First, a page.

I felt like I wasn’t intimidated with those guys and in Pearl Jam at the time I felt pretty intimidated

So the writing was very instinctive for you?

“I think Baker, who played bass, brought a blues element to it that I gravitated towards a lot. Layne brought his amazing voice and songwriting ability. Barrett brought his multi instrumental totally killer hard drumming. But would also bring in things like vibes, violas. He’s one of the smartest guys I’ve ever met that could bring a lot more than rock and that appealed to me. 

"I loved rock and I was bringing that to it too but I got to experiment. What Mad Season was to me at that time was a freedom and I learned how to write song. I felt like I wasn’t intimidated with those guys and in [Pearl Jam] at the time I felt pretty intimidated. Because I was with guys who were really good songwriters, all type A personalities and I felt like maybe I didn’t have the chops when I was with them. I was the lead guitar player and I was good at that but to write songs… I didn’t really get the confidence to do that until Mad Season happened. So that band was a huge deal for me.”

So going back to Pearl Jam after that, you could contribute more?

“I did because when we did the Yield record I had three songs on it – I had Given To Fly, Faithful and one other I can’t remember [it was Brain Of J]. So prior to that I would have brought a couple of riff ideas or something. 

"It helped me structure songs. And that’s kind of the good thing about our band, Ed [Vedder] will get to go and do his solo thing, Stone[Gossard]  will do his solo thing, Jeff [Ament] will do Random, Matt’s [Cameron, drums] with Soundgarden right now and that’s the biggest one. We hopefully bring all that back into the home of Pearl Jam. Mad Season was another extension of that.”

“I think I wanted to be Jimmy Page for that record for sure

What was your mindset as a guitarist back then?

“I think I wanted to be Jimmy Page for that record for sure [laughs]. I was going through a huge Zeppelin phase that I go in and out of and I’m currently in another one right now. I go in and I listen to everything and I overanalyse it and I feel it. I’m listening endlessly to In The Light right now and it fully blows my mind. 

"But at that time I even went as far as to get a guitar like his – the doubleneck SG [Gibson EDS-1275]. I used that on Lifeless Dead, and two others including the song All Alone. That’s the chimey delay stuff. I’m playing the six-string of the doubleneck but the pickup for the six-string isn’t on, the pickup for the twelve-string is on. The relative harmonics that I’m hitting are coming through in waves, I guess, and it has a little delay on it too. That was an accident.”

It sounds like your channelling the spirit of Jimi Hendrix on the instrumental track November Hotel.

“Well with Hendrix, since I’m from Seattle [too]… but November Hotel was my dad’s call letters on the back of his F4 Phantom from Vietnam when he was a pilot. That was on the tail of his plane. If you imagine a rumbling plane coming off of a carrier in the Gulf Of Tonkin in 1968, that was my artistic representation of how that would sound with Barrett’s thundering-type drums on it.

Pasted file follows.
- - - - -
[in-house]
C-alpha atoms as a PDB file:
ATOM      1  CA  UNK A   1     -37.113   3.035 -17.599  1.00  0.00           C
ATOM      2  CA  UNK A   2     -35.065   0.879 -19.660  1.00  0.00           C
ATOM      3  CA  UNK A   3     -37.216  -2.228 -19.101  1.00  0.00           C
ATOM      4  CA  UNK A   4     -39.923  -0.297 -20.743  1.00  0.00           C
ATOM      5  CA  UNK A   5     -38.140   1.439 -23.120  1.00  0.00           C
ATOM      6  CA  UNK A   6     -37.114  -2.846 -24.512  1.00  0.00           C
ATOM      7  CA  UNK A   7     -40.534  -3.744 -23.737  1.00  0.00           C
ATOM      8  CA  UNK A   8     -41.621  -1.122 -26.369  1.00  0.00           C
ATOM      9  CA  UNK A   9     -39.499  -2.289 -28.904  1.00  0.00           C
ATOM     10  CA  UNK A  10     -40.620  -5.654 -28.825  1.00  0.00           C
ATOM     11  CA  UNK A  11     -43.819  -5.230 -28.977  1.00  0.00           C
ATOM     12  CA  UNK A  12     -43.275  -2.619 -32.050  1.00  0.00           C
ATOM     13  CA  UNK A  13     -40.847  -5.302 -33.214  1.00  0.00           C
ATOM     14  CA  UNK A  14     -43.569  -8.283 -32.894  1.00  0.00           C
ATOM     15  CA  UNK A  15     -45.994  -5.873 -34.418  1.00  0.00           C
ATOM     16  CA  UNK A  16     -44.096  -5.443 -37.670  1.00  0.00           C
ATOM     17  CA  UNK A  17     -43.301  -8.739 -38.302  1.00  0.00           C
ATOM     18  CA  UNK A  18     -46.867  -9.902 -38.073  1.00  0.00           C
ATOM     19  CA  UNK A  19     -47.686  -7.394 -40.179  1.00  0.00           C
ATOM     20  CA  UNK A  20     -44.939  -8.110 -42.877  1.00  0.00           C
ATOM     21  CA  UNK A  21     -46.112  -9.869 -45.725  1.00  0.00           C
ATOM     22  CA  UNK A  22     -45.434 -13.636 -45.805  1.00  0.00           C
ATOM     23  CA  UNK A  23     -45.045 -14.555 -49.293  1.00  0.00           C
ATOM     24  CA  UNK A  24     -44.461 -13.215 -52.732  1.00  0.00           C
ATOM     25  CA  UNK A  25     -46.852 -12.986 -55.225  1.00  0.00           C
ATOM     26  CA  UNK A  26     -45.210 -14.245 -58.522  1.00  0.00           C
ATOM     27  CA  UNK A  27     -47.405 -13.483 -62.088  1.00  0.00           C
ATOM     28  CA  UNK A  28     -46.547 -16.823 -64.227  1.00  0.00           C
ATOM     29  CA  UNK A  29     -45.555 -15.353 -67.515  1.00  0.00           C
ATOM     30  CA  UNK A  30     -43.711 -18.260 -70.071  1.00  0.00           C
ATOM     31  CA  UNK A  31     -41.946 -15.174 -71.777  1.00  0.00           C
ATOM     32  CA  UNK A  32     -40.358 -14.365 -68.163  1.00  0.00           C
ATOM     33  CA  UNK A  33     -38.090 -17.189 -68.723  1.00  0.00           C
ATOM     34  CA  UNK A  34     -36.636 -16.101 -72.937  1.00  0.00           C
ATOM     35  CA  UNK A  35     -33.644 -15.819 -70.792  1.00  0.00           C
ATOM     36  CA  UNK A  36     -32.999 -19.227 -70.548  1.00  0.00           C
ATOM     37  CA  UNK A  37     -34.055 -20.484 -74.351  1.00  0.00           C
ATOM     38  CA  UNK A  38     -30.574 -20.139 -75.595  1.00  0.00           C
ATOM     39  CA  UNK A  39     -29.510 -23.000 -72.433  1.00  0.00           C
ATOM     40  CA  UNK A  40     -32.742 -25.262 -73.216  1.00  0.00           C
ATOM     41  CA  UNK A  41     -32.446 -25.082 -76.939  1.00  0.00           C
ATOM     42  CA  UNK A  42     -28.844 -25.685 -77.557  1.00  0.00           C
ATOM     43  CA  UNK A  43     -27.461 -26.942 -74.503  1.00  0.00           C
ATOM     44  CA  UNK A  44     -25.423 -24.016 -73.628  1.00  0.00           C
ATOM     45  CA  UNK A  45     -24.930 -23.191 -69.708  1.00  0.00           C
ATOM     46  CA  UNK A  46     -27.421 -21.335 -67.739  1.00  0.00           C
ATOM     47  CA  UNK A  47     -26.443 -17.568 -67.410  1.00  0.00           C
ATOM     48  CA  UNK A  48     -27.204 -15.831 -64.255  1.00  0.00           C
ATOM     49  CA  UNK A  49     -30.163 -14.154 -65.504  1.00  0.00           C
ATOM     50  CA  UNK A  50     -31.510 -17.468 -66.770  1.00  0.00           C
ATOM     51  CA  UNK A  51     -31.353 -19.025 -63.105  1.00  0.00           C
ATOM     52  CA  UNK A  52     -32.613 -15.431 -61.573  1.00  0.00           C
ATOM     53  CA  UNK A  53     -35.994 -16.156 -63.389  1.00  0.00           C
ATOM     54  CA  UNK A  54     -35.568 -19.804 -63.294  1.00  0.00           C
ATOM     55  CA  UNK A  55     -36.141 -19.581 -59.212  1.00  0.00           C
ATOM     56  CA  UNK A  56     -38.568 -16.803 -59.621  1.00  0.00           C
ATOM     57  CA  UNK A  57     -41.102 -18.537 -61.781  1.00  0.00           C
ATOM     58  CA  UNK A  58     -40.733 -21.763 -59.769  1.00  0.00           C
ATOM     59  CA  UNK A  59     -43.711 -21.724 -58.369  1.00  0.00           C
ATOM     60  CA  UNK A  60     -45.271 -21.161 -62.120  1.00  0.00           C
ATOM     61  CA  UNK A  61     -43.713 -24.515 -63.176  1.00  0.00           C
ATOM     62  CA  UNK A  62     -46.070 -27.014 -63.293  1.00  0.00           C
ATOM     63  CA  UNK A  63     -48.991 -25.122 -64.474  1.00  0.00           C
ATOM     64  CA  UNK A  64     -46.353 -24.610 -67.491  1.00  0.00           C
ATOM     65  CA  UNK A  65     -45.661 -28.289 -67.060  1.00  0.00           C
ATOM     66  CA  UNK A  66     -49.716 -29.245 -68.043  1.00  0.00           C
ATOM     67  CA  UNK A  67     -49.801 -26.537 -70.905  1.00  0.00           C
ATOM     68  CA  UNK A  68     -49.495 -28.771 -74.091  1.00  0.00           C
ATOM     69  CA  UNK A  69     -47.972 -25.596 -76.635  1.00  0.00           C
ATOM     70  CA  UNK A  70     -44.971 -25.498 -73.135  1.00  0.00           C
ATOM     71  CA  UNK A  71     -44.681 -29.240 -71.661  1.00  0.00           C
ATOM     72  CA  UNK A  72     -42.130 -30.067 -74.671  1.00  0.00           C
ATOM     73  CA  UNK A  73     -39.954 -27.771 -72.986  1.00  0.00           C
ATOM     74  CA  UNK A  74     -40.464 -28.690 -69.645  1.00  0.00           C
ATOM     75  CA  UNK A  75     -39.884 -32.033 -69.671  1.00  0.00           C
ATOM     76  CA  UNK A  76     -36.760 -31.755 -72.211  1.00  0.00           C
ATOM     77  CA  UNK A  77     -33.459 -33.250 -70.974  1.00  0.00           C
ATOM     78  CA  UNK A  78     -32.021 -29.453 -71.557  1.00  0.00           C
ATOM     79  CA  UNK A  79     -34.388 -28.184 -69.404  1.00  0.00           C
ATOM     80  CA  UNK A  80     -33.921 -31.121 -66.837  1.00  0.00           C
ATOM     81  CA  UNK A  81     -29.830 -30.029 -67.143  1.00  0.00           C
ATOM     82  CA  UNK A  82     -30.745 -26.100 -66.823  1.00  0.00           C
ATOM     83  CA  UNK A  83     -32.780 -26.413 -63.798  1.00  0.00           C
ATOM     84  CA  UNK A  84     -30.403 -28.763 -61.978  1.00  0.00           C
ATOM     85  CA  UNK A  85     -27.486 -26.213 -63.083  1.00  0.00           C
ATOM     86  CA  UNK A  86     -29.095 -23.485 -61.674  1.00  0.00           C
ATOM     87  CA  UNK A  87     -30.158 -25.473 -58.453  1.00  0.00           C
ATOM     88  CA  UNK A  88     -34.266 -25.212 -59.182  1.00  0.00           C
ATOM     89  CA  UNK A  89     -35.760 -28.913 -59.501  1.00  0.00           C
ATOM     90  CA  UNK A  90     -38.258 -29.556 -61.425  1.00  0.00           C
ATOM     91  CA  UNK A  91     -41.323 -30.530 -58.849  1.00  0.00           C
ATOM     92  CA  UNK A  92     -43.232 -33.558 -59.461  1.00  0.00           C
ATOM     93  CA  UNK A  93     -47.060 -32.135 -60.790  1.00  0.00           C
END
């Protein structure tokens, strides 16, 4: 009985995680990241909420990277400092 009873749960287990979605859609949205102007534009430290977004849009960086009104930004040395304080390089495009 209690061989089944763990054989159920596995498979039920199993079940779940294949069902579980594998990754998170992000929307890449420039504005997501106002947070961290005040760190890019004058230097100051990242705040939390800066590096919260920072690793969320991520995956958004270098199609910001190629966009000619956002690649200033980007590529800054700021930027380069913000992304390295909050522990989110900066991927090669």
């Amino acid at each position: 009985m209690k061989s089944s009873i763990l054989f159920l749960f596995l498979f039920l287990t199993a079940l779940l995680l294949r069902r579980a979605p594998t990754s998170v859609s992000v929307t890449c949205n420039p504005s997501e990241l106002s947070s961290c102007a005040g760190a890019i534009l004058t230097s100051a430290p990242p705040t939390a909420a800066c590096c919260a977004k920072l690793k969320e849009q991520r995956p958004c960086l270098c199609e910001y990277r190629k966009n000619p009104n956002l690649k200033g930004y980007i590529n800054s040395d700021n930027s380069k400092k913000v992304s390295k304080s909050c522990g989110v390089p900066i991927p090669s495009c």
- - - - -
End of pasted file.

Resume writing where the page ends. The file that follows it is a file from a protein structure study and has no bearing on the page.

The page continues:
"I just went for it and Layne’s on there too… it was a jam. Barrett really inspired me because he brought these ominous sounding thunderous drums and he’s so good at that. That’s why I wanted to play with him in that band, because I’d seen him do that in the ‘Trees for so long.”

I wanted to do something like the Led Zeppelin [live] footage I had seen of Plant and Page going back and forth between voice and guitar

Did Layne play much guitar on the album?

“He did, he bought in I don’t Know Anything and he plays guitar on that. He plays on November Hotel, and Barrett plays on I’m Above. I think that was the extent of it, he would primarily sing and that’s what he was a master at. 

"When he brought in I Don’t Know Anything I said, that’s awesome – we’ve got to do that. It was such a weird riff because it sounded two-dimensional and then it turns into this three-dimensional kind of a groove to me. He had some cool lyrics for it and it rocks so we got to play that with him luckily.”

It’s interesting to hear the dynamics between his voice and your guitar on Artificial Red…

“That one was primarily Baker-based and [call and response-style] and I always thought that was rad. 

"I never tried to do that with Ed because our songs don’t do that, or lend themselves to do that. But Mad Season was an open pallet so we thought, let’s try this. I think that happened naturally, to try not to step on his vocal but answer it."

I could feel his pain and his suffering. His wanting to get out of the misery that he was in but the fact that he couldn’t do it.

River Of Deceit feels like the album’s key song and a very confessional song from Layne, especially now looking back. What are your memories of writing and recording it?

“I had that riff for a little while and I never felt like I could bring it into Pearl Jam. Once again, that was kind of my mindset back then. I was a little shy and I didn’t know how I felt about it. So I brought it in and the guys dug it and we were just sort of jamming on it. Then like anything when playing with Barrett, he got all excited about it and said we can put vibes on it and do this and that, or viola. He added that element that gave it a less linear quality.